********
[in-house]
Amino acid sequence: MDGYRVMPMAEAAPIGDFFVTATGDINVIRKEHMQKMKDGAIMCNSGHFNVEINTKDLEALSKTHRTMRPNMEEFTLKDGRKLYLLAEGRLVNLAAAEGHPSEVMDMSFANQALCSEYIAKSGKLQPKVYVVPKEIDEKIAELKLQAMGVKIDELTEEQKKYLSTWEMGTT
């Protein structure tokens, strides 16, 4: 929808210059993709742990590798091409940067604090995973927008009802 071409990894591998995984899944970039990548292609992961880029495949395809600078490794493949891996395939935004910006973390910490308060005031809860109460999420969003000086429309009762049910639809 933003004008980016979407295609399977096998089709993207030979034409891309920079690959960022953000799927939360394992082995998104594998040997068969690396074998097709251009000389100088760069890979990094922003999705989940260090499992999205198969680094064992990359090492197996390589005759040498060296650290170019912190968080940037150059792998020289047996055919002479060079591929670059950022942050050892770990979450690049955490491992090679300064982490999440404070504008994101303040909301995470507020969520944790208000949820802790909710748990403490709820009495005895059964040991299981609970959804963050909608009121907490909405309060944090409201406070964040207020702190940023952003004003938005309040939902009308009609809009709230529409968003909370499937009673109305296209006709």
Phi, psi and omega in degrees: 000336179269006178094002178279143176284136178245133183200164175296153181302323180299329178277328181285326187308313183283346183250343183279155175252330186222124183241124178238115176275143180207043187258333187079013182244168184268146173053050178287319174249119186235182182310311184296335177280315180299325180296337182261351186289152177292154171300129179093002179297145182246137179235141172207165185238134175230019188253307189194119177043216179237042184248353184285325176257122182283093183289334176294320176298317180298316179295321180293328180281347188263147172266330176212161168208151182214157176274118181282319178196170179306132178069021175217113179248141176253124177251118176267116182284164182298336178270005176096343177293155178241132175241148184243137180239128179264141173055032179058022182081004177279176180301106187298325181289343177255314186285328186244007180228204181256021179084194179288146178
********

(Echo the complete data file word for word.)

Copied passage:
[in-house]
Amino acid sequence: MDGYRVMPMAEAAPIGDFFVTATGDINVIRKEHMQKMKDGAIMCNSGHFNVEINTKDLEALSKTHRTMRPNMEEFTLKDGRKLYLLAEGRLVNLAAAEGHPSEVMDMSFANQALCSEYIAKSGKLQPKVYVVPKEIDEKIAELKLQAMGVKIDELTEEQKKYLSTWEMGTT
């Protein structure tokens, strides 16, 4: 929808210059993709742990590798091409940067604090995973927008009802 071409990894591998995984899944970039990548292609992961880029495949395809600078490794493949891996395939935004910006973390910490308060005031809860109460999420969003000086429309009762049910639809 933003004008980016979407295609399977096998089709993207030979034409891309920079690959960022953000799927939360394992082995998104594998040997068969690396074998097709251009000389100088760069890979990094922003999705989940260090499992999205198969680094064992990359090492197996390589005759040498060296650290170019912190968080940037150059792998020289047996055919002479060079591929670059950022942050050892770990979450690049955490491992090679300064982490999440404070504008994101303040909301995470507020969520944790208000949820802790909710748990403490709820009495005895059964040991299981609970959804963050909608009121907490909405309060944090409201406070964040207020702190940023952003004003938005309040939902009308009609809009709230529409968003909370499937009673109305296209006709």
Phi, psi and omega in degrees: 000336179269006178094002178279143176284136178245133183200164175296153181302323180299329178277328181285326187308313183283346183250343183279155175252330186222124183241124178238115176275143180207043187258333187079013182244168184268146173053050178287319174249119186235182182310311184296335177280315180299325180296337182261351186289152177292154171300129179093002179297145182246137179235141172207165185238134175230019188253307189194119177043216179237042184248353184285325176257122182283093183289334176294320176298317180298316179295321180293328180281347188263147172266330176212161168208151182214157176274118181282319178196170179306132178069021175217113179248141176253124177251118176267116182284164182298336178270005176096343177293155178241132175241148184243137180239128179264141173055032179058022182081004177279176180301106187298325181289343177255314186285328186244007180228204181256021179084194179288146178